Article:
Electoral Battle-scars

I haven't been paying much attention to this presidential race.

I didn't vote in the primaries. I didn't watch the news around it, and still don't: I get enough from friends talking about it. I didn't watch the debates. I don't even really know who the Green candidate is (I believe it's a woman--I think she's black--and that she's supposedly pretty cool): I just haven't bothered looking.

I'm not entirely sure I want to.

I'm sorry, but I still have scars from four years ago.  I was devastated after the election. Out-and-out depressed. Came close to tears. Walked around in a funk for weeks.  I hadn't had an emotional blow that strong since 9/11. I just couldn't understand how anyone with a good conscience would support a regime like Bush's. I didn't think those results were possible in our "open society". It created, in my mind, an "us" and a "them", right here in my own country. It was frustrating enough that people were willing to ignore what was going on: many people actively supported it. So, part of me doesn't even want to look, doesn't want to get emotionally invested again. I felt betrayed by my countrymen.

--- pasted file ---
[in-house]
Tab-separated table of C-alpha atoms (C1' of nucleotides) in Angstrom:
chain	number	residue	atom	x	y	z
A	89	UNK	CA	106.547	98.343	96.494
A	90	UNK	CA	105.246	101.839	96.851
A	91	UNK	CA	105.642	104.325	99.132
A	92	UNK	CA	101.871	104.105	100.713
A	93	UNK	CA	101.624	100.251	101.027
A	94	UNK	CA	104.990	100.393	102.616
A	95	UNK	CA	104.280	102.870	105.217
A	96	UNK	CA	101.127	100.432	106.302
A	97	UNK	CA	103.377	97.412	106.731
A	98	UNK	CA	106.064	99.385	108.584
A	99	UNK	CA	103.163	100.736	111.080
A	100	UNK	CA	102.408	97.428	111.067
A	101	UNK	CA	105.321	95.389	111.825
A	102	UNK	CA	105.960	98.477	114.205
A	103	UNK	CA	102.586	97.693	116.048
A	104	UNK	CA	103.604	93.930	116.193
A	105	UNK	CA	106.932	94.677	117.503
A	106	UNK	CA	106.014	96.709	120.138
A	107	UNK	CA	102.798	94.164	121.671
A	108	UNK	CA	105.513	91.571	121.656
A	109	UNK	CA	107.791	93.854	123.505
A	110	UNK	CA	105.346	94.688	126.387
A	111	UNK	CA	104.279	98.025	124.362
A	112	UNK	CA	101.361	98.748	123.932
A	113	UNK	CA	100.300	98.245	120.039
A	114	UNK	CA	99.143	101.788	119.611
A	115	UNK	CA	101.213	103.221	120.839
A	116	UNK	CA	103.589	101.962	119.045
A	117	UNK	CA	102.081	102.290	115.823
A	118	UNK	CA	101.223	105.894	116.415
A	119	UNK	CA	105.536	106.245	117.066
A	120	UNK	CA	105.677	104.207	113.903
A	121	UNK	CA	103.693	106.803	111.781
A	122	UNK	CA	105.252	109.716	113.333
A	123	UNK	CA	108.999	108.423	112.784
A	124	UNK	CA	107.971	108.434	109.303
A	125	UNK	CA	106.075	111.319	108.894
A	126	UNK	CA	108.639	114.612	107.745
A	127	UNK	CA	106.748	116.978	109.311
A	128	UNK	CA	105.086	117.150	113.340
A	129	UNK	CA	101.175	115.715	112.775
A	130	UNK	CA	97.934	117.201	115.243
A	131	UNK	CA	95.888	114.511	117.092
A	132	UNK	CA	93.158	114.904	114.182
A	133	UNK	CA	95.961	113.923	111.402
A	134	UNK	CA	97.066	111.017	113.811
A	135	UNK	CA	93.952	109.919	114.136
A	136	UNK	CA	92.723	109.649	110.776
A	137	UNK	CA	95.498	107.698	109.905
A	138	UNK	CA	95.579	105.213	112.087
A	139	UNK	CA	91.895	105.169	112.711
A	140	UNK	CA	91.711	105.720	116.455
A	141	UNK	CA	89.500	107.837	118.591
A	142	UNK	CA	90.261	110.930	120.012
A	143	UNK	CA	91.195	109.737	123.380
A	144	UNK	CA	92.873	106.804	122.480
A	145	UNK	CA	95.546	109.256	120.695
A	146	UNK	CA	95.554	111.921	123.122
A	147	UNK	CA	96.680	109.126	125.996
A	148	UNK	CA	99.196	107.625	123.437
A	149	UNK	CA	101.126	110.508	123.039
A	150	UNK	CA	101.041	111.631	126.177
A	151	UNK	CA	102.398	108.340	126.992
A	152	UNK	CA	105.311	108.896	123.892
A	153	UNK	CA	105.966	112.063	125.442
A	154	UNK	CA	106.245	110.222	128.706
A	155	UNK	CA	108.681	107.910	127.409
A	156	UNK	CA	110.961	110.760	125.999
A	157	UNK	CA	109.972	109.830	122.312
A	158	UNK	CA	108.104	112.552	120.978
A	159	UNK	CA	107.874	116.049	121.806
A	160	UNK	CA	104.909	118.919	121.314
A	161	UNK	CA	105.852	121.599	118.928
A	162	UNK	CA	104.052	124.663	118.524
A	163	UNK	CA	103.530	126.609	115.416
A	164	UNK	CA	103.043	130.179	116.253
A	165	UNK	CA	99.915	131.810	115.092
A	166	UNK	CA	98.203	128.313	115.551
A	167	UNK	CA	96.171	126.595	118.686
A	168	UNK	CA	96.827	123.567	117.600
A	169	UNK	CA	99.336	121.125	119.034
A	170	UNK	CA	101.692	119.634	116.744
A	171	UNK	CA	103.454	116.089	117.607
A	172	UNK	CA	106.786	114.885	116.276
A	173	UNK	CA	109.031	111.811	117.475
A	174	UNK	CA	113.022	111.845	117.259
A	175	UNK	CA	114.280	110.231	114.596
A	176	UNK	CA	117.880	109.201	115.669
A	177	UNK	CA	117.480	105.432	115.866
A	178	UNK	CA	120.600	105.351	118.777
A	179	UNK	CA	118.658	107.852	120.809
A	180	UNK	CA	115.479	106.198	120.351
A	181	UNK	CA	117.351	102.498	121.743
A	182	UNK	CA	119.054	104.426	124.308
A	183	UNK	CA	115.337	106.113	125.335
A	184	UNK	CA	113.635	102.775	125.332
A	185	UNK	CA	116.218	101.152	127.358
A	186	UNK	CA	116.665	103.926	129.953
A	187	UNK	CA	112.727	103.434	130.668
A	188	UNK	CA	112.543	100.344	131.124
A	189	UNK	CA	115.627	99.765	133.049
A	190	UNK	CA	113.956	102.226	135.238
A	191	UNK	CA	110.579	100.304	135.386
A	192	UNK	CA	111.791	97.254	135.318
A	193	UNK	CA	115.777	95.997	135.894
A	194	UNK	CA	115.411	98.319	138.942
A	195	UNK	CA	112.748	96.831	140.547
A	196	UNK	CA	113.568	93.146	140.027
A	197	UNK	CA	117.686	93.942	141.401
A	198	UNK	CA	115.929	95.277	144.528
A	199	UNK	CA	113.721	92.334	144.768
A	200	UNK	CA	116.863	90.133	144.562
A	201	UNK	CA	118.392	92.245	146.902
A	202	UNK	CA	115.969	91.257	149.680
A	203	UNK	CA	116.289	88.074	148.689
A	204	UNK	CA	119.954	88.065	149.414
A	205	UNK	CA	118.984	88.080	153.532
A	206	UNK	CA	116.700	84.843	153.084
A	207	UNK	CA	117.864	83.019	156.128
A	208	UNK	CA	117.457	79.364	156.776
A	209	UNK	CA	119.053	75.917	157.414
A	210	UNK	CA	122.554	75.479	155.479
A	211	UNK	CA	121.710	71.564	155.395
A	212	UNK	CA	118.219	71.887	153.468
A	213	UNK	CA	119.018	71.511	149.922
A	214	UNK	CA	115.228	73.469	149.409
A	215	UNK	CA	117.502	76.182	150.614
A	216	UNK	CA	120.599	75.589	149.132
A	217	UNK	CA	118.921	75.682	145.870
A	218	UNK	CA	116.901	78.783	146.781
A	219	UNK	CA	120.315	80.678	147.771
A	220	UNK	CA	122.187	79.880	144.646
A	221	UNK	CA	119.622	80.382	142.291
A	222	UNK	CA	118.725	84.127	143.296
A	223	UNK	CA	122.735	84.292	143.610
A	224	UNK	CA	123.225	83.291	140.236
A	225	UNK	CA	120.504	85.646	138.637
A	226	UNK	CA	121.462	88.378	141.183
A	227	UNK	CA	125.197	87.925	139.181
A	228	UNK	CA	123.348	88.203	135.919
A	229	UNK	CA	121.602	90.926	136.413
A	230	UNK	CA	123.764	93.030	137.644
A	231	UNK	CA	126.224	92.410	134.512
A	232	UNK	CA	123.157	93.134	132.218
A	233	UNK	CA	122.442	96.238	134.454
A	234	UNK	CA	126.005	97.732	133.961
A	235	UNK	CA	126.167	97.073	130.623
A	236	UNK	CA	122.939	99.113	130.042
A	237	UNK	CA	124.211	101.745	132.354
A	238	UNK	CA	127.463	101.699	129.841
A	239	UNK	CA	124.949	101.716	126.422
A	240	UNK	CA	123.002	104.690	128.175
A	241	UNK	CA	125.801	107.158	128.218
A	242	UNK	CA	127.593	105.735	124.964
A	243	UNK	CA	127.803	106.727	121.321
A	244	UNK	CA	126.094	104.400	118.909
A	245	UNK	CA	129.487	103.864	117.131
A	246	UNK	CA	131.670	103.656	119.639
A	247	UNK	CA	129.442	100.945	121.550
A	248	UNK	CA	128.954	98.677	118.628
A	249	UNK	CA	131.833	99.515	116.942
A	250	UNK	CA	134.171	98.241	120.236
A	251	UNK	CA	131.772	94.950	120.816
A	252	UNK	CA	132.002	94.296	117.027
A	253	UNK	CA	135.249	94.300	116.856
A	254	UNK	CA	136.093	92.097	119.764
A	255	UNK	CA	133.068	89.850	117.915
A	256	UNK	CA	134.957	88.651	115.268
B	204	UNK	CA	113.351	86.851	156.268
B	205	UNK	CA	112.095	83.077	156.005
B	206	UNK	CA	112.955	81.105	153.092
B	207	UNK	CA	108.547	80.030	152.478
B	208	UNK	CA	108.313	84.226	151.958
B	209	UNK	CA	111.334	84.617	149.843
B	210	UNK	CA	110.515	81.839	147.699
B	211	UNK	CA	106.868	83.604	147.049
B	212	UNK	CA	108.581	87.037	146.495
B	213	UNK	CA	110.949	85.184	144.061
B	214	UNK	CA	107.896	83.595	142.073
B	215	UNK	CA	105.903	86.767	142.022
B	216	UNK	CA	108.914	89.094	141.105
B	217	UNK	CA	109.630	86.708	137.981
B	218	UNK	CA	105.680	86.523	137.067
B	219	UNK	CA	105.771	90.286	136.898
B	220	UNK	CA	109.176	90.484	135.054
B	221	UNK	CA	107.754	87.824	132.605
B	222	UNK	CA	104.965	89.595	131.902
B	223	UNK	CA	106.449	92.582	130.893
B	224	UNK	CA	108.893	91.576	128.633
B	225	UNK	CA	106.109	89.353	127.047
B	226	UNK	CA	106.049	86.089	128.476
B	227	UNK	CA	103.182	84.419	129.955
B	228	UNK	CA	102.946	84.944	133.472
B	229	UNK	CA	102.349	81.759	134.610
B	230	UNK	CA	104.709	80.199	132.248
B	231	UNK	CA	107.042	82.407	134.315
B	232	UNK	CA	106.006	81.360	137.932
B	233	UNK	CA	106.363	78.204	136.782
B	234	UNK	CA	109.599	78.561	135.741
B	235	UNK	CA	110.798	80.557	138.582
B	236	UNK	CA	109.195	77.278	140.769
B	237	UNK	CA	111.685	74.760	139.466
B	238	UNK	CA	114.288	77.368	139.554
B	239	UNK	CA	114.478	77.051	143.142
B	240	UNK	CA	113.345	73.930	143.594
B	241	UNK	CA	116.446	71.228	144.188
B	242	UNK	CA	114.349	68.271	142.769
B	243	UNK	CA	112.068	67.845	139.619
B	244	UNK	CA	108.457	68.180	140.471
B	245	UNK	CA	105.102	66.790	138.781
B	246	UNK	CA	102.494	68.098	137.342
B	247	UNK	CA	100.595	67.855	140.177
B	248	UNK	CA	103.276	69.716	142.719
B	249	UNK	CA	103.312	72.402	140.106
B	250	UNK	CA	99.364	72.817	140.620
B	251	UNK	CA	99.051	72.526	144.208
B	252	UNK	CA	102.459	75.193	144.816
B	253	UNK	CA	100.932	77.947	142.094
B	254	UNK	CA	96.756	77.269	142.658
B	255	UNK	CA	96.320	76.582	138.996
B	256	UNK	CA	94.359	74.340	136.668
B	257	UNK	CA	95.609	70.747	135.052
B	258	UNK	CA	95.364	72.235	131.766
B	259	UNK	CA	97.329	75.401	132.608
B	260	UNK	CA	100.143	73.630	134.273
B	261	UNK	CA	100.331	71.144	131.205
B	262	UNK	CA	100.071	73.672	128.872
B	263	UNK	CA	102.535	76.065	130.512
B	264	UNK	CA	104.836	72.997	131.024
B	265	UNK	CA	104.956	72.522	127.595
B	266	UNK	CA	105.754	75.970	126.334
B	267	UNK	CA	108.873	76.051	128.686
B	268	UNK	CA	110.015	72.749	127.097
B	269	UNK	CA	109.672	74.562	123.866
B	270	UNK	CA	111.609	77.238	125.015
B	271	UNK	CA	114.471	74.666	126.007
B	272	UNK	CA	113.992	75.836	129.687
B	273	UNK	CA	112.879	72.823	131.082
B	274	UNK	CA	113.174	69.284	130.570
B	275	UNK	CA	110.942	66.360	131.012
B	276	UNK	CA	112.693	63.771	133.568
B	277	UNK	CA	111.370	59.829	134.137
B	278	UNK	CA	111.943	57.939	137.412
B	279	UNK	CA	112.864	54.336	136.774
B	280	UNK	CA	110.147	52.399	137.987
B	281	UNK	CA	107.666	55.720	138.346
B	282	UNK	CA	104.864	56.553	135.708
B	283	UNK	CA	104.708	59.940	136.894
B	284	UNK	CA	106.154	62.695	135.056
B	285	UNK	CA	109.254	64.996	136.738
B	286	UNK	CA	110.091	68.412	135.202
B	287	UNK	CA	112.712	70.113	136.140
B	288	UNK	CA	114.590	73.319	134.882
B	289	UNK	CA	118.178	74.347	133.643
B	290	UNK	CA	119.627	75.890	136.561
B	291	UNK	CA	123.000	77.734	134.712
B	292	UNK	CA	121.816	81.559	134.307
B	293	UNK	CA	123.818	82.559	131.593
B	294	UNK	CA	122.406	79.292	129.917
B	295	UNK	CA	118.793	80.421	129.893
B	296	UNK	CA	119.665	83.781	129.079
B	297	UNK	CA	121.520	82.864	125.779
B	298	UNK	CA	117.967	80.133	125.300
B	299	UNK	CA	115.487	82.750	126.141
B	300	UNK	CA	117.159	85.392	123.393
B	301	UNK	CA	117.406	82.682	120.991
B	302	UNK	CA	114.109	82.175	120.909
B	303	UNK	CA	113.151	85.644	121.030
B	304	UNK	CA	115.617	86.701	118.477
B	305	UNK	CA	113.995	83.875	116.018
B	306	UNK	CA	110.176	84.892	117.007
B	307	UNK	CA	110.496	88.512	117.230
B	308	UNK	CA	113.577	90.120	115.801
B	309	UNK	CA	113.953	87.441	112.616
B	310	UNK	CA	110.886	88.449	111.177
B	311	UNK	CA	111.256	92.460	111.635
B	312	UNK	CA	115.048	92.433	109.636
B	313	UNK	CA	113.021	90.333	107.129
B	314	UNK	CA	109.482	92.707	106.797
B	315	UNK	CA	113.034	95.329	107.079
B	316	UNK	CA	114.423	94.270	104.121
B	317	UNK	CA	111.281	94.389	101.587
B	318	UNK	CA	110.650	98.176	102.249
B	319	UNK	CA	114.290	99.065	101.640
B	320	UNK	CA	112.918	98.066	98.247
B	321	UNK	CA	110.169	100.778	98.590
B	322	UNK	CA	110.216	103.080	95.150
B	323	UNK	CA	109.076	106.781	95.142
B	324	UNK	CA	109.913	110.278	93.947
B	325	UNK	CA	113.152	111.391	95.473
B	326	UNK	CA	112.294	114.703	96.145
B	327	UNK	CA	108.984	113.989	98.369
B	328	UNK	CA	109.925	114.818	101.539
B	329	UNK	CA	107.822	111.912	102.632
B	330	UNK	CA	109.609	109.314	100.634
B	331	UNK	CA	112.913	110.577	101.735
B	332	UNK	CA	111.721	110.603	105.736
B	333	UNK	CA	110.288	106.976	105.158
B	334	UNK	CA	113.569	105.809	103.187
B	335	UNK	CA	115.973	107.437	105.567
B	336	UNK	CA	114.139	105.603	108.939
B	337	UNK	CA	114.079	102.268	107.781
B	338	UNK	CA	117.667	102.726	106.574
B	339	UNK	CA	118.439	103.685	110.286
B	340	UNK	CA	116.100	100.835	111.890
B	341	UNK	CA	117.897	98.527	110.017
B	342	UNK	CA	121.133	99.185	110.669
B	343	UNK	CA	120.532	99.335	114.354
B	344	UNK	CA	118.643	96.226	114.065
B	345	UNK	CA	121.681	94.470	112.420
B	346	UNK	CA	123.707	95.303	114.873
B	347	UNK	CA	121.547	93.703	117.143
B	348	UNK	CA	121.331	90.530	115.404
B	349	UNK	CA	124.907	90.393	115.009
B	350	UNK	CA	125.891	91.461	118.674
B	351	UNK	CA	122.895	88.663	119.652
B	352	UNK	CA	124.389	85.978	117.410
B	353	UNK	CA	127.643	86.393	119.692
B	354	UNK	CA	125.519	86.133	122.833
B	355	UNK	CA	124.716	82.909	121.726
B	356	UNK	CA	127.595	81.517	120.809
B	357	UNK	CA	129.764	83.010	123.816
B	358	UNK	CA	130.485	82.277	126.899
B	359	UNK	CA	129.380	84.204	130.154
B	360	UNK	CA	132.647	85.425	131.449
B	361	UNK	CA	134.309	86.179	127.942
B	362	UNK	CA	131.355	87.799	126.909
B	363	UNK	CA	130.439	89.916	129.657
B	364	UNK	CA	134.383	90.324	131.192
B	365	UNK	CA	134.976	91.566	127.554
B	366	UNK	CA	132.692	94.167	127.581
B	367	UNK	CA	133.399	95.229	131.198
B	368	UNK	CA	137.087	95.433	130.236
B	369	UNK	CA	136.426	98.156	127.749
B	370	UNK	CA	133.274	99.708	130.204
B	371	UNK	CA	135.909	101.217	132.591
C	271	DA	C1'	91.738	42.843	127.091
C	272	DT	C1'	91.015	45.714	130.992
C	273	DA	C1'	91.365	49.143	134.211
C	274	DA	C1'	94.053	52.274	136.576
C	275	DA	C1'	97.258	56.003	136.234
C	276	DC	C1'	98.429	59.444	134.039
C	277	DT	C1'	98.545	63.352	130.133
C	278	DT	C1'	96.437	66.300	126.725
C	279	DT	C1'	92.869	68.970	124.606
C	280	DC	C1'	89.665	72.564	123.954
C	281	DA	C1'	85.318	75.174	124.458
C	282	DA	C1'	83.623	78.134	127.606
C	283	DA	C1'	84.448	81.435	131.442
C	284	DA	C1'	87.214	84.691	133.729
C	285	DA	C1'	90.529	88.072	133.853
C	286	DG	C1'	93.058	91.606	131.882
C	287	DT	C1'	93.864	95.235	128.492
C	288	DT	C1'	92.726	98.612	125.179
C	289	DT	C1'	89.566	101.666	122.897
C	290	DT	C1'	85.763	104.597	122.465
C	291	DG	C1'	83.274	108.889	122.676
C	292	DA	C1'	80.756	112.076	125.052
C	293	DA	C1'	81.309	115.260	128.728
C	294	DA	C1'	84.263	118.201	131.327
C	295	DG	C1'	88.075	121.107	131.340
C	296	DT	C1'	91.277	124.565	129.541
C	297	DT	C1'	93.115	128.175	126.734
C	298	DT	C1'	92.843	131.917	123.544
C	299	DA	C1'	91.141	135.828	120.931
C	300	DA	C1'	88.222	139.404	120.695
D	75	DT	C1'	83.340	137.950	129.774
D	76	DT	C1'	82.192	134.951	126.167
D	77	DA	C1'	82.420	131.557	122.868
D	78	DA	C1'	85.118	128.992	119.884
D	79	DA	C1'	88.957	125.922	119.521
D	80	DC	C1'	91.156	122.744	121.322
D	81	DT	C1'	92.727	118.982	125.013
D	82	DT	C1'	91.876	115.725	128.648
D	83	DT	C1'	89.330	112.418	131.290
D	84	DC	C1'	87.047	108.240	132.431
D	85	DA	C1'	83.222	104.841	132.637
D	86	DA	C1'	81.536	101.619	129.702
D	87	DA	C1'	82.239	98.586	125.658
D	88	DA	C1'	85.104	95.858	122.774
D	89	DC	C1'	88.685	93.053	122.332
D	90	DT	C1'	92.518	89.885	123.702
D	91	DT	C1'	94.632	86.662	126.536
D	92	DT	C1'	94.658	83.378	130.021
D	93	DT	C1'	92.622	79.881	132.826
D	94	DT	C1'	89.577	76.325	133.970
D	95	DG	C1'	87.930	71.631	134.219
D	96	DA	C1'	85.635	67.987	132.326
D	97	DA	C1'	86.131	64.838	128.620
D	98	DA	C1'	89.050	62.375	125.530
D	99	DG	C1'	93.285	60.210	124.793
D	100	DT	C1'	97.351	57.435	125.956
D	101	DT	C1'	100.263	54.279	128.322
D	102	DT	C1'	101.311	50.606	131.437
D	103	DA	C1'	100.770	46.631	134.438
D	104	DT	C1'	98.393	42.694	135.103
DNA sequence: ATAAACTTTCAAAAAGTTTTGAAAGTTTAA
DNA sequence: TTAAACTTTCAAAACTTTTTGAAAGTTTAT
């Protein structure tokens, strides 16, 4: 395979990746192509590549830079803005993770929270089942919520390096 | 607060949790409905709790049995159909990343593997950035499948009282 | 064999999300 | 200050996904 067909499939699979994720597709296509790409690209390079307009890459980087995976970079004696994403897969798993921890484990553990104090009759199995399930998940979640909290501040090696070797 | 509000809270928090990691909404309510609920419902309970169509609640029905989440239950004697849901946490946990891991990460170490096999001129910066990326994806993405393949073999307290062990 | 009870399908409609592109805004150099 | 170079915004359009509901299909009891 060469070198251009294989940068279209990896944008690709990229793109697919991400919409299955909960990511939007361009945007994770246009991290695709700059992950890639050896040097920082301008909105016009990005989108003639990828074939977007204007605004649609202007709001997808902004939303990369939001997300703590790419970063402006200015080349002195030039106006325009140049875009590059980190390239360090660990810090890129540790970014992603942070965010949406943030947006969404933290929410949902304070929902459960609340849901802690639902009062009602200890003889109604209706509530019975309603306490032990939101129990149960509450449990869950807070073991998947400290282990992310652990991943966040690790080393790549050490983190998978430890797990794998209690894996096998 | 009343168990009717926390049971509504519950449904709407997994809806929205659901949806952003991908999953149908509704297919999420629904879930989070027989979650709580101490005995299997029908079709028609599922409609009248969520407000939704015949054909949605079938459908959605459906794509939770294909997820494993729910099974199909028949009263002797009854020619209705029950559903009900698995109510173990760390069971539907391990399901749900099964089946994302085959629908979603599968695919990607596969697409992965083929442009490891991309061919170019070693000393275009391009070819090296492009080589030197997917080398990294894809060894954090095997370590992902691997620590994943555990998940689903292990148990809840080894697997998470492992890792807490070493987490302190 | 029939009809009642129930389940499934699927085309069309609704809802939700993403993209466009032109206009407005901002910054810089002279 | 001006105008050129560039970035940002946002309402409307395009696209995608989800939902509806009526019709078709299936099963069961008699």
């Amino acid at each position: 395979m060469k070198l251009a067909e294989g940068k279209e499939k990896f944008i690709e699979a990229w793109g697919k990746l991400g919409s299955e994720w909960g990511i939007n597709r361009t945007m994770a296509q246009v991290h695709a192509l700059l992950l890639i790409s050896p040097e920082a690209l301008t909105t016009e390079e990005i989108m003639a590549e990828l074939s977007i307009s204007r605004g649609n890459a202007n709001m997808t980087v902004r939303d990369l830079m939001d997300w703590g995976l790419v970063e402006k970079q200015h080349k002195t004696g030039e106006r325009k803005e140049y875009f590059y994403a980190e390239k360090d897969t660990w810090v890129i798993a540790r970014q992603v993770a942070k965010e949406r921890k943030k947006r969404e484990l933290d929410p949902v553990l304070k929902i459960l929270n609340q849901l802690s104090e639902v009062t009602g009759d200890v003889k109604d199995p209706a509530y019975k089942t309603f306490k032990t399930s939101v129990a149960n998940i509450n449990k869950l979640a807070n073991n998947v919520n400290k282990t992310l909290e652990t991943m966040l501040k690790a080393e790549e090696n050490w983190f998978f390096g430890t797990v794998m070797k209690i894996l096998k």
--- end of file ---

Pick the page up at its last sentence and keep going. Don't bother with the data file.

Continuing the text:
Another part of me realizes that my vote is a foregone conclusion.  I'm not voting Obama, I'm voting Democrat.  I don't care who's on the local ticket, I'm voting Green there (where possible). The person is not as important to me as the political repercussions that come with the party the person is attached to. ...So why bother watching?

And another part of me, as I've addressed in previous posts, is disenchanted with American politics in its entirety.

Yes, I'll vote.  It won't mean much, but I would be loathe not to.  You've got petitions to sign?  Count on my name being on it, if the issue makes sense.

But I'm afraid that's about all the energy I have to give the election this year.

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